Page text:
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GOP leaders continue to refuse to consider Obama's SCOTUS nominee

Senate GOP leaders remained steadfast Wednesday in their promise to not consider a Supreme Court nominee until Americans elect a new president.

Shortly after President Obama announced his decision to nominate 63-year-old Judge Merrick Garland to the Supreme Court at the White House Wednesday morning, Republicans on Capitol Hill reacted to his pick.

"The American people may well elect a president who decides to nominate Judge Garland for Senate consideration. The next president may also nominate someone very different. Either way, our view is this: Give the people a voice in the filling of this vacancy," Senate Majority Leader Mitch McConnell, R-Kentucky, said from the Senate floor.

McConnell told Garland by phone Wednesday afternoon that the Senate would not be taking on the nomination, according to his office. In his floor speech, he added that the upper chamber, which confirmed Garland to the U.S. Court of Appeals for the District of Columbia in 1997 in a 76-23 vote, would "revisit the matter" when it considers the next president's Supreme Court nominee.

While Republicans have repeatedly said they would wait until January 2017, none of their reactions Wednesday made clear whether they would be willing to consider his nomination in the lame-duck session between the election in November and when the next president is sworn in next January.

And while many of the Republican responses echoed McConnell, none appeared to criticize Garland as a potential Supreme Court justice.

Sen. Orrin Hatch, R-Utah, once called Garland "a consensus nominee," but the president pro tempore and former Judiciary Committee chairman said Wednesday that it's not about the person or the president, but the integrity of the high court.

Asked Wednesday if Hatch will meet with Garland, the senator's spokesman responded with one word: "No."

But later in the day, Hatch told reporters directly he "probably would" meet with Garland.

Senate Majority Whip John Cornyn, R-Texas, said on the Senate floor Wednesday that it would "not confirm" Garland's nomination and said that he does not plan to meet with Garland, who the White House said will meet Thursday afternoon with Senate Minority Leader Harry Reid, D-Nevada, and Senate Judiciary Committee Ranking Member Patrick Leahy, D-Vermont.

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Chairman of the Senate Judiciary Committee, Sen. Chuck Grassley, R-Iowa, has not said whether he would meet with Garland, but reiterated in a statement that the Senate had decided to fulfill "its constitutional role of advice and consent by withholding support for the nomination during an election year."

Grassley suggested Mr. Obama only chose Garland based on an "empathy standard," but the president argued in his announcement that the judge is "one of America's sharpest legal minds" and has "earned a track-record of building consensus as a thoughtful, fair-minded judge who follows the law." Garland himself expressed a different standard at his nomination.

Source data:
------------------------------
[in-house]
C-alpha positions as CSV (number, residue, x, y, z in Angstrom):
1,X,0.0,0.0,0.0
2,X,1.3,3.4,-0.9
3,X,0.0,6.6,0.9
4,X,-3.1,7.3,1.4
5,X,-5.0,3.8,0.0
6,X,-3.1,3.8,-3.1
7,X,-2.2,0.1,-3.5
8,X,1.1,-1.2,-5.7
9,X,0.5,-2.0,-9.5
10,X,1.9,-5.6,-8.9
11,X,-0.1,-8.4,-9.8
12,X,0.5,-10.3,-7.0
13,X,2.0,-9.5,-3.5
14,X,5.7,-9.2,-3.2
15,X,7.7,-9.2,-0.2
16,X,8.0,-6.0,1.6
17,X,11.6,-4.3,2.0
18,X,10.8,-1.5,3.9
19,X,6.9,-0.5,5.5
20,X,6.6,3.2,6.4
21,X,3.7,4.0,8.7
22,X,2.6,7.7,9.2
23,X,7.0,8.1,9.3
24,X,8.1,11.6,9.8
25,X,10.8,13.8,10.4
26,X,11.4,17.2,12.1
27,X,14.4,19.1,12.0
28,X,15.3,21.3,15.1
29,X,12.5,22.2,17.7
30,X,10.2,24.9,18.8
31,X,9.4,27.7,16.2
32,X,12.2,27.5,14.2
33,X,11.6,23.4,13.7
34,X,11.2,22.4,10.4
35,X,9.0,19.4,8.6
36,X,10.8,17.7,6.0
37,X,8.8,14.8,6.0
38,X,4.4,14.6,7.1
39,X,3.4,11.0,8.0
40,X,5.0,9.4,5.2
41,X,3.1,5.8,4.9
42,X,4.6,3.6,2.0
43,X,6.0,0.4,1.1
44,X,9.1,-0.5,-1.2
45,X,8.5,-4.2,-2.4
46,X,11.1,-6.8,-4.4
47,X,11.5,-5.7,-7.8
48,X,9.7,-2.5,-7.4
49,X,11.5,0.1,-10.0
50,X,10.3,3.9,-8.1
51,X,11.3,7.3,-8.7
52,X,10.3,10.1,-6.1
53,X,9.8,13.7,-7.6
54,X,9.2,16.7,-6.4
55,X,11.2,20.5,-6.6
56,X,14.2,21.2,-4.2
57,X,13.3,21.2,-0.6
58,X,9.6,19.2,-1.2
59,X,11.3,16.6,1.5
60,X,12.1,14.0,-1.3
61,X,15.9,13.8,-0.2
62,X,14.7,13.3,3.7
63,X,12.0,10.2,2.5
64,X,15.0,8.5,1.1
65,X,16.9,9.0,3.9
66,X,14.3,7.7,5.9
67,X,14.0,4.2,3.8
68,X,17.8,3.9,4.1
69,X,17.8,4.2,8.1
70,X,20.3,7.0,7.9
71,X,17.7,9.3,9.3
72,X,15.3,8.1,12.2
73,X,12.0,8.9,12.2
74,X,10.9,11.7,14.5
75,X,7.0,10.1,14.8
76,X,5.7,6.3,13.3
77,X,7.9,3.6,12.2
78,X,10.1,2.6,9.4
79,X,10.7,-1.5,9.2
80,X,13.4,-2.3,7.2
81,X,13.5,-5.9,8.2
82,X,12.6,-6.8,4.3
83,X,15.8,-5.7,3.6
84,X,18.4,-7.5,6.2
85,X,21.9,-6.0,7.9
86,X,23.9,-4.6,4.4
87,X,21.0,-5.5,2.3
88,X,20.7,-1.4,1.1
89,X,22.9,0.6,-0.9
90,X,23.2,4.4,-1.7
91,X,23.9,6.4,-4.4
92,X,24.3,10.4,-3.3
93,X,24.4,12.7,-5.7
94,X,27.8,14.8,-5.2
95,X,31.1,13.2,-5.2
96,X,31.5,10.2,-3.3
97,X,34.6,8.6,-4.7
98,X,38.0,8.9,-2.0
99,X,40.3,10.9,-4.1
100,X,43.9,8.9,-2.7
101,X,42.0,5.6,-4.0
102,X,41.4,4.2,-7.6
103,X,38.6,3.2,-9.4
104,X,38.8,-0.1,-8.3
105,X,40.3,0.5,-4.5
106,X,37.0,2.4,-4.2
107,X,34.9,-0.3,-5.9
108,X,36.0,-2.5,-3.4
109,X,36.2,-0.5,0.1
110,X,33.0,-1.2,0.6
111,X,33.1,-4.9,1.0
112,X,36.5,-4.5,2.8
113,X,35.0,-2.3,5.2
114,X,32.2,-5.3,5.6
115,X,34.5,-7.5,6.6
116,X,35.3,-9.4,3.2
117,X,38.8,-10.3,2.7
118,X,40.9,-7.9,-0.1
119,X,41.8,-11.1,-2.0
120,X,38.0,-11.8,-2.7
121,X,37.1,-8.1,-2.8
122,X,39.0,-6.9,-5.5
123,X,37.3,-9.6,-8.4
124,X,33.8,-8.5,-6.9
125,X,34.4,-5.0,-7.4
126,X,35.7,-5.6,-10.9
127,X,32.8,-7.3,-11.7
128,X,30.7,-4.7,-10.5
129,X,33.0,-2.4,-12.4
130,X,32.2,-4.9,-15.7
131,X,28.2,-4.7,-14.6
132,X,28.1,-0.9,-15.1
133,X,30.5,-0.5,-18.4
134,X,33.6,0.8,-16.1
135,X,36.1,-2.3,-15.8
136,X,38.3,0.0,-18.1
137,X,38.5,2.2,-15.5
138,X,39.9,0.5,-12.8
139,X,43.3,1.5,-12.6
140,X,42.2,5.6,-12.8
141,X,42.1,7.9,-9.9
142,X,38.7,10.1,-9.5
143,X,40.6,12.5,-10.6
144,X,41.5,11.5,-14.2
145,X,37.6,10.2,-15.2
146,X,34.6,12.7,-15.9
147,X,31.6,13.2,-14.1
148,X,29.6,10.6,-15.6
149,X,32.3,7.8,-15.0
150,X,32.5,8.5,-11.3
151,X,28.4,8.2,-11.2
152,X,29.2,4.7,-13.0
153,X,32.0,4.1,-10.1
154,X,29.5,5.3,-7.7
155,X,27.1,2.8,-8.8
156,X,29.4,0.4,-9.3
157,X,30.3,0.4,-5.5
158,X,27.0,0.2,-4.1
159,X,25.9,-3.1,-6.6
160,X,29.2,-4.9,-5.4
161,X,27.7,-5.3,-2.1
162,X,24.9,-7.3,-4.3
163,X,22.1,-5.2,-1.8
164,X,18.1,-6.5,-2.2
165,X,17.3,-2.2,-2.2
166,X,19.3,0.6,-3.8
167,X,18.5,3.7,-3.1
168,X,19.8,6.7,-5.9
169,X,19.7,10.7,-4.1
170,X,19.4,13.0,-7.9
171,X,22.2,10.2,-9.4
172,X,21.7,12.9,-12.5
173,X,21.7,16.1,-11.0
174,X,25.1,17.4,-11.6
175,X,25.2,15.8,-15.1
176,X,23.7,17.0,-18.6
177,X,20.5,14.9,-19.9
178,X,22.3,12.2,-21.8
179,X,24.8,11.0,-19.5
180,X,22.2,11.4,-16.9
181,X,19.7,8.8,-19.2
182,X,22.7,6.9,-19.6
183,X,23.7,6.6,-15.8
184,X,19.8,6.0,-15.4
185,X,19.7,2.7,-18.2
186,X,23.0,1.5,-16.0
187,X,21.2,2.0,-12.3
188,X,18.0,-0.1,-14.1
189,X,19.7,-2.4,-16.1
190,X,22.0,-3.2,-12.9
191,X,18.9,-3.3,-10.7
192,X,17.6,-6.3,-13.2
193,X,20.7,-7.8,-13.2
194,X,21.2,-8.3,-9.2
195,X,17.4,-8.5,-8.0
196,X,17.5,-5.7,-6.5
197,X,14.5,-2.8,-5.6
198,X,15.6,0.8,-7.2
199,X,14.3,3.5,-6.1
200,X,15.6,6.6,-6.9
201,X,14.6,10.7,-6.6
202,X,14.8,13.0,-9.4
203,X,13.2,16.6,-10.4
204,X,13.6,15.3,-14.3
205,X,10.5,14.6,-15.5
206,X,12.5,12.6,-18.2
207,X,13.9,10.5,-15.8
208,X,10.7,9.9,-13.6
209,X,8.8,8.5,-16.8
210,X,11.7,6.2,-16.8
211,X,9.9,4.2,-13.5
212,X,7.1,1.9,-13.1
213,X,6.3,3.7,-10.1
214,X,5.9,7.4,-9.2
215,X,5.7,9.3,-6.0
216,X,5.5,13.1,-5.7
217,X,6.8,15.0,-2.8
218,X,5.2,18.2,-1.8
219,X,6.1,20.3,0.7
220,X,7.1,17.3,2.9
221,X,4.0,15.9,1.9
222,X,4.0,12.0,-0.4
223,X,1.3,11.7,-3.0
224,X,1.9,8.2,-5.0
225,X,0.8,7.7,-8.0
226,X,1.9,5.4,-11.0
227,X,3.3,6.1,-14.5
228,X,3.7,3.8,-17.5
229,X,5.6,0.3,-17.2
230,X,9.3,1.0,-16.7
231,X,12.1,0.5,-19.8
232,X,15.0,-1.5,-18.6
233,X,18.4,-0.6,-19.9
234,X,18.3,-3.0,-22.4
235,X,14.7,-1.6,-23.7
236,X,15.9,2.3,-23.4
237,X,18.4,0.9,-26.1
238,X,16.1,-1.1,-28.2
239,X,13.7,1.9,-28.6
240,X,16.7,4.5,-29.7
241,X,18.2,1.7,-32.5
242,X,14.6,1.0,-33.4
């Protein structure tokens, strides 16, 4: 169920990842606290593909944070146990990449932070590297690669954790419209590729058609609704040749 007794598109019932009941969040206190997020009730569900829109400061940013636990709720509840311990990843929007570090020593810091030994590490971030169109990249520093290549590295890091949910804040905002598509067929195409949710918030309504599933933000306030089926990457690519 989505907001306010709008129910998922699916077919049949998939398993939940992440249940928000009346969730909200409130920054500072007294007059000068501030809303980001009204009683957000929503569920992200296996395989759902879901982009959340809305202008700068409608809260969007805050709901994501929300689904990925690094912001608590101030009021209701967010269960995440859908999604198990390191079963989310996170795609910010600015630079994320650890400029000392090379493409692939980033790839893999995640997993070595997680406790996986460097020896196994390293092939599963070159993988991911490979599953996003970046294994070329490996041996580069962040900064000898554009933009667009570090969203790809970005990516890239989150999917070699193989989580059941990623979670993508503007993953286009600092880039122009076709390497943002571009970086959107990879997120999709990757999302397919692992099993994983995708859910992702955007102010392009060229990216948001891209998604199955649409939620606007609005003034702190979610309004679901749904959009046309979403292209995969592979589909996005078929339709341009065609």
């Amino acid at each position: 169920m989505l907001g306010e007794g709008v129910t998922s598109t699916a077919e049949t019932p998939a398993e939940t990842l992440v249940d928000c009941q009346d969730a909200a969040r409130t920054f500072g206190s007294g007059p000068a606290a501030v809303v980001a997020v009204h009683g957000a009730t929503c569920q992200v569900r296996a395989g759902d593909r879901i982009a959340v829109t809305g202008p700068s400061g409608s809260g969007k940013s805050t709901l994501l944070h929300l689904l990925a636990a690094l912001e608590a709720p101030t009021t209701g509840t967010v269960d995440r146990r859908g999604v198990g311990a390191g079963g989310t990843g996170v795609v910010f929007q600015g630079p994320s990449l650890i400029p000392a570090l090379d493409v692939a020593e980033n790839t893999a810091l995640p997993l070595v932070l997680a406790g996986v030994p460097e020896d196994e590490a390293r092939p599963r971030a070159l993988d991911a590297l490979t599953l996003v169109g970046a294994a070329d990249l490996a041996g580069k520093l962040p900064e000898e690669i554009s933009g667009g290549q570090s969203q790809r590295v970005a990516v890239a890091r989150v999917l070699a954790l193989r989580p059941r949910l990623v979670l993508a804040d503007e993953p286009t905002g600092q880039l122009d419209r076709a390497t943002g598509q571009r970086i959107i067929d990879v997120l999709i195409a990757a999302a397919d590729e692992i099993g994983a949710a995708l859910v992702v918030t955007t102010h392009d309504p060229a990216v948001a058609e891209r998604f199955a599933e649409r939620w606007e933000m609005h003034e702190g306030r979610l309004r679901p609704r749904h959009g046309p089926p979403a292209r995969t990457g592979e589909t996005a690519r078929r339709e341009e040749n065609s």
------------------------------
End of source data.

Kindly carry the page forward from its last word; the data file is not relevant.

"Fidelity to the Constitution and the law has been the cornerstone of my professional life," he said, adding, that if confirmed, "I promise to continue on that course."

Sen. James Inhofe, R-Oklahoma, spoke to Garland on the phone Wednesday, according to his spokeswoman, who said that Inhofe "let him know that he will not be considering any nominee during this presidential election cycle."

Some senators have expressed a willingness to meet with him, including Sen. Kelly Ayotte, R-New Hampshire, one of 22 senators running for reelection this year.

"He's an appeals court judge and out of courtesy and respect she would be willing to meet with him, but she continues to believe that the American people should have a voice in the direction of the Court based on who they elect in November," Ayotte spokeswoman Liz Johnson said.

Sen. Susan Collins, R-Maine, said she looks forward to meeting Garland.

"The White House has requested that I meet with Judge Garland, and I look forward to doing so, as has been my practice with all Supreme Court nominees," she said in a statement.

Sens. Jeff Flake, R-Arizona, Rob Portman, R-Ohio, and Mark Kirk, R-Illinois, also said they would be willing to meet with Garland. Kirk, who faces a tough reelection race, said the Senate's role is to provide advice and consent and plans to "assess Judge Merrick Garland based on his record and qualifications."

Garland has developed the reputation of maintaining a moderate record, and has received support from both Democrats and Republicans in the past. In his 1997 Senate confirmation vote, seven sitting Republican senators voted to confirm him: Sen. Dan Coats, R-Indiana; Sen. Susan Collins, R-Maine; Sen. Thad Cochran, R-Mississippi; Sen. Jim Inhofe, R-Oklahoma; Sen. John McCain, R-Arizona; Sen. Pat Roberts, R-Kansas; and Hatch. Five sitting Republicans voted against him, however, and two of them are key to the confirmation process: Sen. Majority Leader Mitch McConnell, R-Kentucky, and Sen. Judiciary Chairman Chuck Grassley, R-Iowa.

CBS News' Walt Cronkite, Steven Portnoy and Mark Knoller contributed to this story.

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